User onboarding

From Wikipedia, the free encyclopedia

User onboarding is the process of improving an individual's requirements and success with a product or service. This term is often used in reference to software products, and it can be done in a manual or automated way. It is the process through which new software is designed such that new users are provided and acquire the necessary knowledge, skills, and behaviors in order to become “up and running” and effective users of website, app, or software service.

The term originates from the human resources term, onboarding, that refers to the mechanism through which new employees acquire the necessary knowledge, skills, and behaviors in order to become effective organizational members.

The goal of user onboarding is to get the users to understand the key principles at the heart of the product and to show them how it will improve their lives. If it can make the point of the product clear and easy to understand the first time a user tries it, have a better chance of gaining excited and engaged customers.[1]

Offering a free trial is an example of how you can implement user onboarding. If someone is able to see how the product is useful and exciting to them within a free trial period, it can take them from being a user to a consumer—willing to invest in order to continue their experience.[2]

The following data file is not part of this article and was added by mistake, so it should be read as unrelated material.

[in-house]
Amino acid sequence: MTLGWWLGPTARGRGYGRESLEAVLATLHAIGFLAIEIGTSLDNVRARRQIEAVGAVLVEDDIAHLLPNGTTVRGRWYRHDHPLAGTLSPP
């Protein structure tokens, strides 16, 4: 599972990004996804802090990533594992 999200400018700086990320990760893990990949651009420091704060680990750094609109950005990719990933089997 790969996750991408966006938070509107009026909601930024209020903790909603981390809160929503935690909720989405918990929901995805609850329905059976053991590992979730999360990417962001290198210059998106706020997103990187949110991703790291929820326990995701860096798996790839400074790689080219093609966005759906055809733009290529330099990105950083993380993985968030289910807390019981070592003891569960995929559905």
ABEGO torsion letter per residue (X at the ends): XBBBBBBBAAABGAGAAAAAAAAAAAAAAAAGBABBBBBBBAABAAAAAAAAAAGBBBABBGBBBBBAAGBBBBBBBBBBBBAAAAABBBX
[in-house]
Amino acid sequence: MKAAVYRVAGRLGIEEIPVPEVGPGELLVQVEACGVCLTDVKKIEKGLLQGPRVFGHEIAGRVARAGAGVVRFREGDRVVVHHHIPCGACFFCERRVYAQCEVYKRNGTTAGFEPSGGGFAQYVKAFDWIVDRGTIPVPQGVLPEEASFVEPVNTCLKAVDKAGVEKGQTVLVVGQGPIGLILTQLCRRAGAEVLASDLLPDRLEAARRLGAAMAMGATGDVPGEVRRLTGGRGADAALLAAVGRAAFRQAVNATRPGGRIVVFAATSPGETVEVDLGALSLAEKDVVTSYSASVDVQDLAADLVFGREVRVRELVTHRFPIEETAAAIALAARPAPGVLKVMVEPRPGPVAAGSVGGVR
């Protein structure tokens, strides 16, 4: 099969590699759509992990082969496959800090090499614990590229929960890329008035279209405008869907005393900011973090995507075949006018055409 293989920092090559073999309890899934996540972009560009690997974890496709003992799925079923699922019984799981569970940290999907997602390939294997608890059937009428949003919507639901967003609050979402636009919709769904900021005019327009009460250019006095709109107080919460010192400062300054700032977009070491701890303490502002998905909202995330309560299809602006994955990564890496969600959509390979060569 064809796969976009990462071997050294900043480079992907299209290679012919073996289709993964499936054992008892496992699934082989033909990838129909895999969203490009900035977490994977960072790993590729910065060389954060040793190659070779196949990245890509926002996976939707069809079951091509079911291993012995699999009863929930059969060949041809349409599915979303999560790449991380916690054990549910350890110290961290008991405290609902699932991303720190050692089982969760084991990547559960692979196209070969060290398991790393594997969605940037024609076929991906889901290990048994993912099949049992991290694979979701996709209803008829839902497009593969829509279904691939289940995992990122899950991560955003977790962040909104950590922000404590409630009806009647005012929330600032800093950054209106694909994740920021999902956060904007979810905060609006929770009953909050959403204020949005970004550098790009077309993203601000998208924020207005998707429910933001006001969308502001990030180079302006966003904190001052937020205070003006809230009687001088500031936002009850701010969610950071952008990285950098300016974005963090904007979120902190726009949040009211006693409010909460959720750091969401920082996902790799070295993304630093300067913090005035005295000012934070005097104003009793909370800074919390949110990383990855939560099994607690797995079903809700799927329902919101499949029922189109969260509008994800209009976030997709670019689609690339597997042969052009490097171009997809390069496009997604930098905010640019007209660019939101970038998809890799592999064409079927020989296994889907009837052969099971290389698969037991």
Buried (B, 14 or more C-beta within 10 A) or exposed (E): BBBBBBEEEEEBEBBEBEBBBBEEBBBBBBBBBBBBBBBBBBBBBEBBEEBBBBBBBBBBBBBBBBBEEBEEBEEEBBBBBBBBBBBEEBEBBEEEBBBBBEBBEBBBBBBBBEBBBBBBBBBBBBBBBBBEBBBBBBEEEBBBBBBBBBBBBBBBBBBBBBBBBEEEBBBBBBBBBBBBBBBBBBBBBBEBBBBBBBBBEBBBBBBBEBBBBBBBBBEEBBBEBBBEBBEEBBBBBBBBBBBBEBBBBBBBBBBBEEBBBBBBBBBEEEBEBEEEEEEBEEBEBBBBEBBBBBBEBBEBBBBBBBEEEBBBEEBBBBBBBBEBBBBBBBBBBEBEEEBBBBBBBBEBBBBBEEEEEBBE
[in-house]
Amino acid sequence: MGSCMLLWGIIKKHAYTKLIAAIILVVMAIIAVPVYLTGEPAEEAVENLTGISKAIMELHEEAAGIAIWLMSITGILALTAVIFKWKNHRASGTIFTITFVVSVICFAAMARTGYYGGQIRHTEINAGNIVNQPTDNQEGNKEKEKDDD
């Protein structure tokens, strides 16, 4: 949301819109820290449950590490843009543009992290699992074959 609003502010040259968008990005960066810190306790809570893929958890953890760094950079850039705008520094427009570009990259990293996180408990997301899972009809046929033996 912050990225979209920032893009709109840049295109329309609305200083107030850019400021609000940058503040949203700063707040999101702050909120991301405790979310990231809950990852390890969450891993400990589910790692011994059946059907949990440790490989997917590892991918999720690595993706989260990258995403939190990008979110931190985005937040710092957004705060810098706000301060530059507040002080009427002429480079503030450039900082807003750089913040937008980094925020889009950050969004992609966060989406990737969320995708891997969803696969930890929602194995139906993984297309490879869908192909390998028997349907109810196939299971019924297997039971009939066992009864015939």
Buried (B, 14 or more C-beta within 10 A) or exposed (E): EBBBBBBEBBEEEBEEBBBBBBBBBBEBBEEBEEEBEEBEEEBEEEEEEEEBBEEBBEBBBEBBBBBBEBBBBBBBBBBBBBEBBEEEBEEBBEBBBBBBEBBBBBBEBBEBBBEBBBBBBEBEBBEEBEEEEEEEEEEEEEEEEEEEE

Onboarding techniques[edit]

Leveraging the right user onboarding techniques based on the specific requirements can be extremely beneficial for businesses.

Below are different user onboarding techniques and their classifications.

  • Single sign-on or social login - Ease the login and add less friction with SSO or Social Login.
  • Interactive tutorials, Walkthrough - In-application tutorials that help to onboard new users, highlight features in your application, and also reflect your value proposition faster and easier.
  • Beacons, tooltips - Raise visitors attention by adding beacon to any element on the web page.
  • Checklists - Leverage gamification effect (see Zeigarnik effect) and provide a clear step-by-step on-boarding flow.
  • Coach screens - Opening screens stitched together that appear mostly after the splash screen moves away.
  • Training videos - Context-based training videos


  1. ^ Jarvis, Paul (2014-08-25). "User Onboarding: Not Just for HR and Growth Hackers". Huffington Post. Archived from the original on 2016-09-19. Retrieved 2018-11-21.
  2. ^ "Growth Hacking: Creating a Wow Moment". For Entrepreneurs. 2014-04-01. Archived from the original on 2018-12-23. Retrieved 2018-11-21.